Everything circulates in Kera

Published: 26.2.2021 11.04Updated: 18.1.2022 7.36
A customer picking up a food box.
Photo: Pintaliitodesign

The new Kera will serve as a model area for circularity. New resource-wise innovations are already being tested in the area.

Published in Länsiväylä 14.11.2020.

On the Surplus Food Day held in October, the customers of K-Market Kilo were provided with advice on how to reduce household food waste. On the day of the campaign, the staff of Tyrsky Consulting were on-site at the shop distributing a surplus food guide and good advice as part of a pilot project.

Finland generates 460 million kilos of food waste annually. Food production, transportation and preparation also cause a great deal of greenhouse gas emissions. When edible food is thrown out, the emissions generated in its production also go to waste.

The shop manager of K-Market Kilo, Kimmo Relander, has done a great deal to reduce the food waste generated by his shop. But there is always room for improvement.

“As part of the Surplus Food Day, we introduced a new sticker that tells customers that a product is approaching its use by date,” Relander explains.

In addition to receiving good advice, customers were able to purchase boxes of surplus food adorned with stickers saying ‘Take me home so I don’t become food waste’ for a discount price of two or three euros.

The Surplus Food Day is one of the experiments carried out in Espoo under the KIEPPI project to promote circularity. Another major circularity project is the development of the city district of Kera, which will eventually not only provide housing for 14,000 and jobs for 10,000 residents, but also serve as Espoo’s model area for circularity. The aim is to create a resource-wise city district where services based on sharing and shared use play a major role.

Project Manager Reetta Jänis and Circular Economy Specialist Mia Johansson, two of the people behind the circular economy experiments being carried out in Kera, are now considering what kind of collaborative waste collection system would be best suited to single family house areas in Espoo. At present, each single family house has its own waste collection bins, but shared use waste collection containers could potentially make recycling more efficient and reduce residents’ waste processing fees.

Waste management regulations are becoming stricter next year, forcing even small housing companies to start sorting their waste. Only properties with less than five housing units are exempt.

“We would like to make recycling easier and offer options for waste sorting even in single family areas that are not subject to the same waste management regulations,” says Johansson.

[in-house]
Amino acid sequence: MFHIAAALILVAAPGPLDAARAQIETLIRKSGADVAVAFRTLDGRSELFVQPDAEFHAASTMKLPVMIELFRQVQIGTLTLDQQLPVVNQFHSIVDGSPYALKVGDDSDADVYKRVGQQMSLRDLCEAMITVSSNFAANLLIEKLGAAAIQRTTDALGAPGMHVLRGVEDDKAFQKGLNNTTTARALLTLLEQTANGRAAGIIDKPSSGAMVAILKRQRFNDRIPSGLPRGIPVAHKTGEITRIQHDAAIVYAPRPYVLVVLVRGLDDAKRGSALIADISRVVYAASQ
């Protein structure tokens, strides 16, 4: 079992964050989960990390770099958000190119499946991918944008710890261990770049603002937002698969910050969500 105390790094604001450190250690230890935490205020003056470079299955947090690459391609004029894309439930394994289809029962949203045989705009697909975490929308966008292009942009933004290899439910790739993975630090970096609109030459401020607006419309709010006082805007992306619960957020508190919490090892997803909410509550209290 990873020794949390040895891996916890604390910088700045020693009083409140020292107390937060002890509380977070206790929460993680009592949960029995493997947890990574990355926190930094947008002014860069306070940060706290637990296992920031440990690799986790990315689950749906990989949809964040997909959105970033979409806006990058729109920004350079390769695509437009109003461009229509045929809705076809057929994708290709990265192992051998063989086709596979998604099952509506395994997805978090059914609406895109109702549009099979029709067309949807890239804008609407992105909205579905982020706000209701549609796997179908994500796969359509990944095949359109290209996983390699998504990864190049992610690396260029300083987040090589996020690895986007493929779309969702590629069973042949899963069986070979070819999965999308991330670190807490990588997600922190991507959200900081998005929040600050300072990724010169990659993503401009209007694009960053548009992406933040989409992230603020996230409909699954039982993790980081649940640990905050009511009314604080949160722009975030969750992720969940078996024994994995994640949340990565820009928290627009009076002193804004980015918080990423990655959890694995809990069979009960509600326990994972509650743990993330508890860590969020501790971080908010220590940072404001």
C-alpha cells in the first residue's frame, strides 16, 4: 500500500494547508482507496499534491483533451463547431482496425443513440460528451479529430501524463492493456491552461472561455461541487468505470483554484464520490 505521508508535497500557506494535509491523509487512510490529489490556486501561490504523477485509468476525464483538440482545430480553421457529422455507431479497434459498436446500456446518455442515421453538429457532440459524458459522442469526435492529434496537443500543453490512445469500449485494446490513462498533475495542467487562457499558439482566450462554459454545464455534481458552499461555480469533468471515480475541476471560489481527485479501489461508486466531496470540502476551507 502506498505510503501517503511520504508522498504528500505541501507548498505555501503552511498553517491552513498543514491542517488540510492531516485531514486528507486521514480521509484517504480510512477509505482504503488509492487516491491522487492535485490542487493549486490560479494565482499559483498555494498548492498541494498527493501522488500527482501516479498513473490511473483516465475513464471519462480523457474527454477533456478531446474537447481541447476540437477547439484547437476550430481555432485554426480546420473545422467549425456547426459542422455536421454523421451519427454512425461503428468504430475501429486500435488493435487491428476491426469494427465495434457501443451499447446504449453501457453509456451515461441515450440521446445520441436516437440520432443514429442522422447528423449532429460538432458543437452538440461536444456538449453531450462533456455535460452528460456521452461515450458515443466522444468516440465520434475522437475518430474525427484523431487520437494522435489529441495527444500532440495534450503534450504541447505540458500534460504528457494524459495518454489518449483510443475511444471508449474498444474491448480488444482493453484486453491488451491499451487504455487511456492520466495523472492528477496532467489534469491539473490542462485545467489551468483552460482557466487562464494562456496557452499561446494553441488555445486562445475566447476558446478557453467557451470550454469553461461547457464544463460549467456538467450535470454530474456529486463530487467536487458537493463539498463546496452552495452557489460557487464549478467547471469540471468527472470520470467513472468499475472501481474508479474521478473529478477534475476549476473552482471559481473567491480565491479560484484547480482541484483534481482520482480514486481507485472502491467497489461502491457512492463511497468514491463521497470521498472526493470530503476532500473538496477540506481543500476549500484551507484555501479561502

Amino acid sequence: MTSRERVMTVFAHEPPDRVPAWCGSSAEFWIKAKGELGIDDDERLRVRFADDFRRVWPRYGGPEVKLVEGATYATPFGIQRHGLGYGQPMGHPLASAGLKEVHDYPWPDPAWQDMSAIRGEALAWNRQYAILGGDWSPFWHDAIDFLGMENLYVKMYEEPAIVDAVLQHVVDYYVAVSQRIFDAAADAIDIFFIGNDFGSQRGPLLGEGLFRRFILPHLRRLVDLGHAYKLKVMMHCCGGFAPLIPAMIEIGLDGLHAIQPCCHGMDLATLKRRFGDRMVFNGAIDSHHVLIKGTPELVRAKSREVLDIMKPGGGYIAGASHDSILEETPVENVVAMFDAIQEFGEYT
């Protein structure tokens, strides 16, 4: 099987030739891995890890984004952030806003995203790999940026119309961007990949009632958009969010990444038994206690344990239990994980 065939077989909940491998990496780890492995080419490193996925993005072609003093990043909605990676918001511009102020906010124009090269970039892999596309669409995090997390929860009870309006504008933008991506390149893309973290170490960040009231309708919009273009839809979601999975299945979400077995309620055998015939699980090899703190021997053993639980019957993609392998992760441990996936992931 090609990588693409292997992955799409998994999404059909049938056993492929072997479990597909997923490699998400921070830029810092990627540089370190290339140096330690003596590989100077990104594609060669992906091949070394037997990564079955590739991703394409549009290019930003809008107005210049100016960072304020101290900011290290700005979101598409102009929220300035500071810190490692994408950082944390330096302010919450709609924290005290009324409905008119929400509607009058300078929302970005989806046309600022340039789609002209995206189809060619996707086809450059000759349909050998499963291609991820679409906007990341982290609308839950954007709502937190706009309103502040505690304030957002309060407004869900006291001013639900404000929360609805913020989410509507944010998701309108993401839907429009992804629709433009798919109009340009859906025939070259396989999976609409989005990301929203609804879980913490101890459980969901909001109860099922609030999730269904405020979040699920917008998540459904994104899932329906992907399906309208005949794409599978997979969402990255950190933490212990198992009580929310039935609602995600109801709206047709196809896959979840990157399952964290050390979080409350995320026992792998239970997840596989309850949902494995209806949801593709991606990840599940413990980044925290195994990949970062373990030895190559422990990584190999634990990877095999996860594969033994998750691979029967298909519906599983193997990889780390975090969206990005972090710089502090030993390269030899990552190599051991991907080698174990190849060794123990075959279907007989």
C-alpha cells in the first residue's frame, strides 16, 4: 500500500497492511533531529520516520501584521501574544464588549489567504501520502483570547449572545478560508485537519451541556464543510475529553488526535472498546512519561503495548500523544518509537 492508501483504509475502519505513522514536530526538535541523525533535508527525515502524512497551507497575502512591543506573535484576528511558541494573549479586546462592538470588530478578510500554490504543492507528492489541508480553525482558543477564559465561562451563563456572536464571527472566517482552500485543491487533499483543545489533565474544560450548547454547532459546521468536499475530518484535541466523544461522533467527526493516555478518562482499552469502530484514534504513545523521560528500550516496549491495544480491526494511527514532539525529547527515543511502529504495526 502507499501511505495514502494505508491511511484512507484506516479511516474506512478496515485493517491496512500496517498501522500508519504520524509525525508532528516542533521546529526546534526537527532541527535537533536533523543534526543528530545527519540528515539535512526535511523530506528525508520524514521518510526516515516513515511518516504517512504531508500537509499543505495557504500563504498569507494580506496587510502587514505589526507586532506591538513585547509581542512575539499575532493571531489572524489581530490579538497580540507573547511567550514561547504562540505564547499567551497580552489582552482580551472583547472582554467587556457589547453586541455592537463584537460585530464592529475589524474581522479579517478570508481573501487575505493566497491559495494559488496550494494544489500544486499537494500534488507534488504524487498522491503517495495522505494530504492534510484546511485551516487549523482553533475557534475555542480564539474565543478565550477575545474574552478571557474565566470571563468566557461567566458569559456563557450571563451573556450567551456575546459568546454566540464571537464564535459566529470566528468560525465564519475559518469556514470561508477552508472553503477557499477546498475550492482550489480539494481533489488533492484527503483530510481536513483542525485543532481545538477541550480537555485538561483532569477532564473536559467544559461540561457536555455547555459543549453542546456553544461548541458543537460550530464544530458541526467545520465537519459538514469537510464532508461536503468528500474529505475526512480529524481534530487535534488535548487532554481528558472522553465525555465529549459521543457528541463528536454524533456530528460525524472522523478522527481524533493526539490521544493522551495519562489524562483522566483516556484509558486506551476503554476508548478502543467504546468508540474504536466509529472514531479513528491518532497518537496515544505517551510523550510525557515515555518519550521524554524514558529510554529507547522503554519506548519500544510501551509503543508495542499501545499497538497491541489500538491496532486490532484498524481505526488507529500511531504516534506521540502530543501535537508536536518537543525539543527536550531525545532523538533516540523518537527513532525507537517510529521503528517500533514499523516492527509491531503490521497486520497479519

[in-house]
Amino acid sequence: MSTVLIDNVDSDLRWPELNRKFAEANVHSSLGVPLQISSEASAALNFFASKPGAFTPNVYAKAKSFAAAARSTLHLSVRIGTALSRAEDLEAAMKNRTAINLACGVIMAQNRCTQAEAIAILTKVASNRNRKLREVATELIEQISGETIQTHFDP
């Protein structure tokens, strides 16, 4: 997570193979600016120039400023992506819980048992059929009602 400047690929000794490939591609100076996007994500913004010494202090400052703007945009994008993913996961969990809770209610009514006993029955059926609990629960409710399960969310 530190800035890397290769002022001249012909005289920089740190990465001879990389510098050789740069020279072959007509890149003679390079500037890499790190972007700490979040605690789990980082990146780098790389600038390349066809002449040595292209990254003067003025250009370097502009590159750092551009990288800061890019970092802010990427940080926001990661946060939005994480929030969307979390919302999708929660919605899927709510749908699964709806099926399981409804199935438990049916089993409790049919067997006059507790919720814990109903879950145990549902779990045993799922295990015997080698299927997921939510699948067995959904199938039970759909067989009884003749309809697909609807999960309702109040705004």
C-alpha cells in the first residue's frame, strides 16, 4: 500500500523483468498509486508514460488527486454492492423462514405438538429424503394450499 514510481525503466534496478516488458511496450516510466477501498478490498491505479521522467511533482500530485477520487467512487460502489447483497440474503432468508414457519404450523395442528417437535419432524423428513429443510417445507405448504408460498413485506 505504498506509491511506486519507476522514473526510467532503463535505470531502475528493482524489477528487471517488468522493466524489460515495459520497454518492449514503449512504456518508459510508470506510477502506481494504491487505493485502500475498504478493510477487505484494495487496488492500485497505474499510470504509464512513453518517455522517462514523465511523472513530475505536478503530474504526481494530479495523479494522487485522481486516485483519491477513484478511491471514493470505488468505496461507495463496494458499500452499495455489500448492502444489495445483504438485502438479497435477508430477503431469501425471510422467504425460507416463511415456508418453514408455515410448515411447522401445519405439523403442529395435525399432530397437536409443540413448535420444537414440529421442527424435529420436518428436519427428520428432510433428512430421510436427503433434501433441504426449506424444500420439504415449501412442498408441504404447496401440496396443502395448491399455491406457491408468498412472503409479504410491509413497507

The City of Espoo and HSY, which is responsible for waste management is Espoo, are now collaborating with a service designer to develop a system in which several neighbouring houses use the same set of waste collection containers, with one house being responsible for an organic waste container, another house being responsible for a paper container, etc.

“The system could be tested in the single family house area of Kera, for example. Another possibility would be for single family houses to use the waste collection bins of planned blocks of flats while covering a part of the costs,” Johansson ponders.

Most circular economy innovations depend on new digital technologies Nokia, the head office of which is located in Kera, has built a 5G network in the area that makes is possible to operate robot buses in Kera, for example. A somewhat more grounded digital experiment is being carried out at the Kierrätyskeskus Reuse Centre in Espoo's Nihtisilta: for a period of six months, the centre is testing a ‘Noutoboksi’ pickup locker, which can be used by people selling items in online second hand communities to deliver sold items to purchasers without risking exposure to the coronavirus.

“I recommend trying it out, the locker can be used completely free of charge until April,” Johansson says, encouraging locals to take part.

Circularity is not just about recycling materials; it is about the efficient use of all other resources as well. Not everything needs to be owned, Johansson points out. Examples of smart sharing economy solutions include the city bikes that have appeared on the streets of Espoo. When public buildings are built in Kera in the future, their facilities will also need to be planned in a way that allows them to be used for multiple purposes.

“Residents will be able to utilise them for their own needs in the evenings, for example.”

Shop manager Kimmo Relander is also excited about the flexible use of facilities. A great example of this is the massive logistics halls located in Kera, which have been temporarily re-purposed awaiting the development of the area. Owned by S Group, the nearly 100,000 square metre halls are becoming a veritable entrepreneurial sandbox: the affordable facilities have attracted entrepreneurs of all kinds to Kera, from urban food production to fitness services.

“The halls can be used for almost anything. It’s a positive phenomenon that we want to be a part of,” Relander says.

As a result, K-Market Kilo now stocks its shelves with some genuinely local products, namely organic sprout salads grown in the halls in Kera and beers brewed by local craft breweries.